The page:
The role of ideologically driven artists is well signalled by the fact that the exhibition organized at the time of the Bandung Conference was initiated by Indonesian artists who were leftists – linked to the strong communist movement in the country. A decade later there would be a genocide of the communists, an internal upheaval supported by the CIA as part of the Cold War. The Indonesian Communist Party (PKI) is still banned; but Indonesian artists seek to invigorate a locational art with full historical consciousness – as in the Jogja/(now) Equator Biennale dedicated to the memory of Bandung. [The senior artist, S. Sudjojono, included in this exhibition, represents the nationalist and revolutionary aesthetic active in the Bandung period.]
Assertion of national cultures also creates narratives of un-belonging, and materializes new subjectivities in conditions of chosen or forced exile. This makes for an identity that can perhaps be read through Edward Said’s understanding of exile and cosmopolitanism. There is Ernest Mancoba, a major artist from South Africa; there are many examples from West Asia: the Lebanese artist Saloua Raouda Choucair, the Iranian artist Siah Armajani, the Iranian/Armenian artist Marcos Gregorian. There is Francis Newton Souza and Avinash Chandra from India; Tetsumi Kudo and Yoko Ono from Japan. [These, and many more diasporic artists are part of this exhibition.]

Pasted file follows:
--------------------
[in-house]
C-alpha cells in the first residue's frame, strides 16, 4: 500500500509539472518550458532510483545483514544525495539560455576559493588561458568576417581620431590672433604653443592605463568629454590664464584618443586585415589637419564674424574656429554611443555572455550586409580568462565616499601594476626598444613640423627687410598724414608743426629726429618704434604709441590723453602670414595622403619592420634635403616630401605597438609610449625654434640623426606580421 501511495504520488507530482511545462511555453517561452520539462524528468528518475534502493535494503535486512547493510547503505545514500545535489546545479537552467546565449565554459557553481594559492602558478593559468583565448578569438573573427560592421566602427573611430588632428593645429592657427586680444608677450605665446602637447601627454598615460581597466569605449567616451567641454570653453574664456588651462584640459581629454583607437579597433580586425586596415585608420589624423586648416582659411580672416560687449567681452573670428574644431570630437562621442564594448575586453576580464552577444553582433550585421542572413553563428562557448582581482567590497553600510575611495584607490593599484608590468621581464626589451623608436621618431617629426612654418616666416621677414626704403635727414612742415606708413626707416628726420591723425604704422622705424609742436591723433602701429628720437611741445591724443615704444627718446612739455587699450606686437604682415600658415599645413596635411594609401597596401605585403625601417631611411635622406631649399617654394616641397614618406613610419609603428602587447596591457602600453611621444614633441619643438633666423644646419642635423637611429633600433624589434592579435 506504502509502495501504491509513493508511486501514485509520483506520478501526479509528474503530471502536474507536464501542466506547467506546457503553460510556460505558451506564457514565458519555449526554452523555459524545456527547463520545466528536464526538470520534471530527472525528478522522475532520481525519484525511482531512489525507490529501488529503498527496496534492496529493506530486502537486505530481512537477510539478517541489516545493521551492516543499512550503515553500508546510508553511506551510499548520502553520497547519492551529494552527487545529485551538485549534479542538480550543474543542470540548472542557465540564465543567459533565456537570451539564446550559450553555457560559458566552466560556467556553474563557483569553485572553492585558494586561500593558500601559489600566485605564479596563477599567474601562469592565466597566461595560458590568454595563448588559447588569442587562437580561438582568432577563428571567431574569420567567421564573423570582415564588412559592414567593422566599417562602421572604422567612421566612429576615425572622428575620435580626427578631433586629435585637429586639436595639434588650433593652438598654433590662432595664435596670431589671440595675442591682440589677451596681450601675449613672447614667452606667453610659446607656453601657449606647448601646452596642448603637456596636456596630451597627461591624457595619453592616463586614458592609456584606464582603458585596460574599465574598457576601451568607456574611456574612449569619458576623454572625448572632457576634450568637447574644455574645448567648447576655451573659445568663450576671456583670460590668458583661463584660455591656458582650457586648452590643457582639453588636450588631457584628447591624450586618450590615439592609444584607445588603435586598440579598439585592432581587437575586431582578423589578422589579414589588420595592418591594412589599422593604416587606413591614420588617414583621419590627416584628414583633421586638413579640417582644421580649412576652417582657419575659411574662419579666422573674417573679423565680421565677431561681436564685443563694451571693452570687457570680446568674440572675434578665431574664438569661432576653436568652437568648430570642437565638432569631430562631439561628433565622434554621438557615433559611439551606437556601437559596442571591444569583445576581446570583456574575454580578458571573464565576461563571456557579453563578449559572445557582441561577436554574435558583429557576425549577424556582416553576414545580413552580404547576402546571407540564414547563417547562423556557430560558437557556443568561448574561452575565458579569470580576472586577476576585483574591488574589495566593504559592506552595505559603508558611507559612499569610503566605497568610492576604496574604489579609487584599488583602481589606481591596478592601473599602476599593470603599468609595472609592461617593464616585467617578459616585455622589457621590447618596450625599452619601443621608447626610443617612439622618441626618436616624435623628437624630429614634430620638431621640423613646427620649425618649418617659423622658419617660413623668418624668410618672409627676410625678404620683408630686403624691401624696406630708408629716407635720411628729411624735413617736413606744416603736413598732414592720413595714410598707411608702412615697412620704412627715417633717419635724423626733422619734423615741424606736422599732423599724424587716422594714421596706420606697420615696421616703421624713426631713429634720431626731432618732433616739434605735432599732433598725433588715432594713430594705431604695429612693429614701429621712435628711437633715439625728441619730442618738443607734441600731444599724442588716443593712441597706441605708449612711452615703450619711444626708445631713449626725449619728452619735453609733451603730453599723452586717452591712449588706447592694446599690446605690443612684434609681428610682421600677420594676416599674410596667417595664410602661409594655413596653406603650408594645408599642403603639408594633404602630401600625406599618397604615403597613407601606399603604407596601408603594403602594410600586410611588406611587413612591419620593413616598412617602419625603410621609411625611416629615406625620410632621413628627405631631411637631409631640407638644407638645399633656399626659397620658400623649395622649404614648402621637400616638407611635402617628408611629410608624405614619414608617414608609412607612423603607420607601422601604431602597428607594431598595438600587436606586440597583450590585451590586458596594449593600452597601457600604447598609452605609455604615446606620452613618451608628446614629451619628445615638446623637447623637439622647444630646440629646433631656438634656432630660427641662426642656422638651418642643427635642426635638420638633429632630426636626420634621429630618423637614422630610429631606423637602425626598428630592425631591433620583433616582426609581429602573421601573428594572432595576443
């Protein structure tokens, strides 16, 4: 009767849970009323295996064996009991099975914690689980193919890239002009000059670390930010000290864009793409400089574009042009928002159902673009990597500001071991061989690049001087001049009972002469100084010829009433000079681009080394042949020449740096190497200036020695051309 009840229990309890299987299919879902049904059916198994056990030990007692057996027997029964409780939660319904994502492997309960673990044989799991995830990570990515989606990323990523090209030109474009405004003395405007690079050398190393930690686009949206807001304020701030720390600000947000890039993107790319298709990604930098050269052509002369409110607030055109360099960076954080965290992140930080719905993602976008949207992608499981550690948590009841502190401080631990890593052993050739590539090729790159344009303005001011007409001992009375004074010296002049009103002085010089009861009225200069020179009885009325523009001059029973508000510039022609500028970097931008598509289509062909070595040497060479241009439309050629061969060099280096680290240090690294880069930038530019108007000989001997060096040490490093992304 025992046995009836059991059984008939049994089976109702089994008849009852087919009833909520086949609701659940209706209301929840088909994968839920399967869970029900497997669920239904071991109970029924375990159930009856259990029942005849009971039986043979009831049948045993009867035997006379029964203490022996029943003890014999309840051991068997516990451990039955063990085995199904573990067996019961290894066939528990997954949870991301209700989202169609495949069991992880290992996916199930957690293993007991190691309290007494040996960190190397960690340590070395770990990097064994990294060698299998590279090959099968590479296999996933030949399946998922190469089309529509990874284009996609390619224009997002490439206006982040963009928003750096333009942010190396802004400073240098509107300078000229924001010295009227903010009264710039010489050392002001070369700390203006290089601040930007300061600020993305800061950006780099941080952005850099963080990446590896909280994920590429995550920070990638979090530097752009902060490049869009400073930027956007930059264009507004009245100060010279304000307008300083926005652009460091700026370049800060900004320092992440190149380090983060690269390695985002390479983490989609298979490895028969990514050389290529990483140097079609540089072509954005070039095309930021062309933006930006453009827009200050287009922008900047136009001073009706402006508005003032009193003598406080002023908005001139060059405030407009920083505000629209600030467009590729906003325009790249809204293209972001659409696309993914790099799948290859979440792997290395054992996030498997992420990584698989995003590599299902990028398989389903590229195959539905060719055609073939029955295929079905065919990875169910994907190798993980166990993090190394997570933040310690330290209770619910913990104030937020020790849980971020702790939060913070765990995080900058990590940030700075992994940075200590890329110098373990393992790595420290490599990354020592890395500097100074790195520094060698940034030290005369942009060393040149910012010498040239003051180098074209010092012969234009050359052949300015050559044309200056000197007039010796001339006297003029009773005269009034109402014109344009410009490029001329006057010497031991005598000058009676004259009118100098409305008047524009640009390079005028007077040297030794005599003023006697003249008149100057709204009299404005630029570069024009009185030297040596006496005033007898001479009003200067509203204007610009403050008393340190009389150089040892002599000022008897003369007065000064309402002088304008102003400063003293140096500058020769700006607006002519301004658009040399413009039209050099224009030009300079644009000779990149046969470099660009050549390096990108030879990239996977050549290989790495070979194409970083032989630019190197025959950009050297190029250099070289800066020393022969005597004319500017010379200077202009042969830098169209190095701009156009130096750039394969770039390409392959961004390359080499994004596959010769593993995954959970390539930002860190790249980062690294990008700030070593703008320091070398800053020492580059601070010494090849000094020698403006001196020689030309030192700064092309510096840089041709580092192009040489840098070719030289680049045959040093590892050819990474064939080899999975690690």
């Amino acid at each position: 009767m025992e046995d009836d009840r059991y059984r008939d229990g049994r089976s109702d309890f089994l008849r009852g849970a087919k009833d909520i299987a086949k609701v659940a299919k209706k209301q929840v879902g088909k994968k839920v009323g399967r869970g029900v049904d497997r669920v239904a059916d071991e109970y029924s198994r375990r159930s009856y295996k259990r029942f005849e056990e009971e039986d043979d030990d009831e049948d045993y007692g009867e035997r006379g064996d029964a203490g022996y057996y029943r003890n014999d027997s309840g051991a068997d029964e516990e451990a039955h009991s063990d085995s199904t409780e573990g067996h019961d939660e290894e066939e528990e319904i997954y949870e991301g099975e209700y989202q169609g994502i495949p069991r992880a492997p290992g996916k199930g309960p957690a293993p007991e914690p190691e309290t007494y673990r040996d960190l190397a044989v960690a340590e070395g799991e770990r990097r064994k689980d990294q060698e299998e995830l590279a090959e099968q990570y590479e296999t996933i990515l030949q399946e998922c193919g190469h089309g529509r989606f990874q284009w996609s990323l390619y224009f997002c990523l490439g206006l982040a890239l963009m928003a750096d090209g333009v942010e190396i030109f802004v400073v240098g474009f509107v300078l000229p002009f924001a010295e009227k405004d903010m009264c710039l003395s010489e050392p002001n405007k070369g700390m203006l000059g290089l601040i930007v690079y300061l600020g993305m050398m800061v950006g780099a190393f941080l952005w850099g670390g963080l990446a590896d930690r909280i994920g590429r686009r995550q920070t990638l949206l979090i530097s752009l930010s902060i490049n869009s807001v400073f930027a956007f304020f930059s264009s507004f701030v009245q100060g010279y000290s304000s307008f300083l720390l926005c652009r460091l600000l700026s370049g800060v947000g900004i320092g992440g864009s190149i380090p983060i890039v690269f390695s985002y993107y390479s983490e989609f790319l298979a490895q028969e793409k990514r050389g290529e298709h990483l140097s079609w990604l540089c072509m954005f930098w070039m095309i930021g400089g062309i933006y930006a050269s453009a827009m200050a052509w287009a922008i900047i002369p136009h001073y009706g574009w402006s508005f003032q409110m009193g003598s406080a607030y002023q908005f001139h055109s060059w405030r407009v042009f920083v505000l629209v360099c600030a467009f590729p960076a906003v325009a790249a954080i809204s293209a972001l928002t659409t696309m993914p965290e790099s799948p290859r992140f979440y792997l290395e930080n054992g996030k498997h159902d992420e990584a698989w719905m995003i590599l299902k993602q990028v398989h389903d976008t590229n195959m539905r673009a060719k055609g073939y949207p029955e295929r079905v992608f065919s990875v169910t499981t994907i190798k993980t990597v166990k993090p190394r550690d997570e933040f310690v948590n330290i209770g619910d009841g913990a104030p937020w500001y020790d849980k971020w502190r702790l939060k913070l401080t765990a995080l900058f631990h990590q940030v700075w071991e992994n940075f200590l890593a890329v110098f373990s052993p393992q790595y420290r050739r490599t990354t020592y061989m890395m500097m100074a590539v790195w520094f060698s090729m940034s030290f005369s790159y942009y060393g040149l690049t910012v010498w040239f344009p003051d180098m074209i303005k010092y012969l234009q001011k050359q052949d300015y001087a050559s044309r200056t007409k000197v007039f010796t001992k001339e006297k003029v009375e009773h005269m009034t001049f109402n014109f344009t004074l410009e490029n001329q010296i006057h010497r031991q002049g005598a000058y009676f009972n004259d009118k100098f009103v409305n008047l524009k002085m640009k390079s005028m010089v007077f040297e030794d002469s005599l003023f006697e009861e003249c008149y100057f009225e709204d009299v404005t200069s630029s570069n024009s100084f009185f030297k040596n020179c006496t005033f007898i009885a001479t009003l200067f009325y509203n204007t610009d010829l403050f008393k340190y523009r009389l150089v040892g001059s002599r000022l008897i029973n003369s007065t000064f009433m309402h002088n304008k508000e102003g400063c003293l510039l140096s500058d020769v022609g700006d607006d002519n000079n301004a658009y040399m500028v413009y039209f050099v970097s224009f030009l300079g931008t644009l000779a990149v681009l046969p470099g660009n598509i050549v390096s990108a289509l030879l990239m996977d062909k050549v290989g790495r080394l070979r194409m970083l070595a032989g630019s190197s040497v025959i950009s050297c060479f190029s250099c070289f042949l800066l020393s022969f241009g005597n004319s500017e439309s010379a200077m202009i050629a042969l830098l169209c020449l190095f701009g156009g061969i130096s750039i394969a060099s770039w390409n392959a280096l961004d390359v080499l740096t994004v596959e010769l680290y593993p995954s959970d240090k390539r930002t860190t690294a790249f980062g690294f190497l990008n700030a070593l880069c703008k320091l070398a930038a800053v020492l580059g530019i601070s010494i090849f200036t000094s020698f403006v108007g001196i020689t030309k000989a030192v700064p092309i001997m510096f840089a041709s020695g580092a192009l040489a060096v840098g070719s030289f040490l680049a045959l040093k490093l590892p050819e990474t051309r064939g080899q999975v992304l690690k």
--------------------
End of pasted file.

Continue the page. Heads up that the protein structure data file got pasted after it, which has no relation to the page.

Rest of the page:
It is cinema that best demonstrates what is meant by a Third World aesthetic. The manifestos of the Third Cinema in Latin America remain to this day emblematic: Glauber Rocha’s ‘Aesthetic of Hunger’ (Brazil, 1965); Julio García Espinosa’s ‘For an Imperfect Cinema’ (Cuba, 1969); ‘Toward a Third Cinema’ by Fernando Solanas and Octavio Getino (Argentina, 1969). Their epic film, The Hour of the Furnaces (1968), puts them in the lineage of post-Eisenstein avant-garde cinema of the twentieth century. Solanas and Getino begin their manifesto with a quote from Frantz Fanon: ‘...we must discuss, we must invent...’. This recalls Ritwik Ghatak’s Reason, Debate and a Story (1974), a culmination of his epic films of the 1950s where, at the end of his life, he mirrors the shuddering transition from familiar communism to Maoist sympathies among India’s 1960s generation. [There is a major and ongoing cinema component, curated by Mark Nash, that enhances the significance of this exhibition.]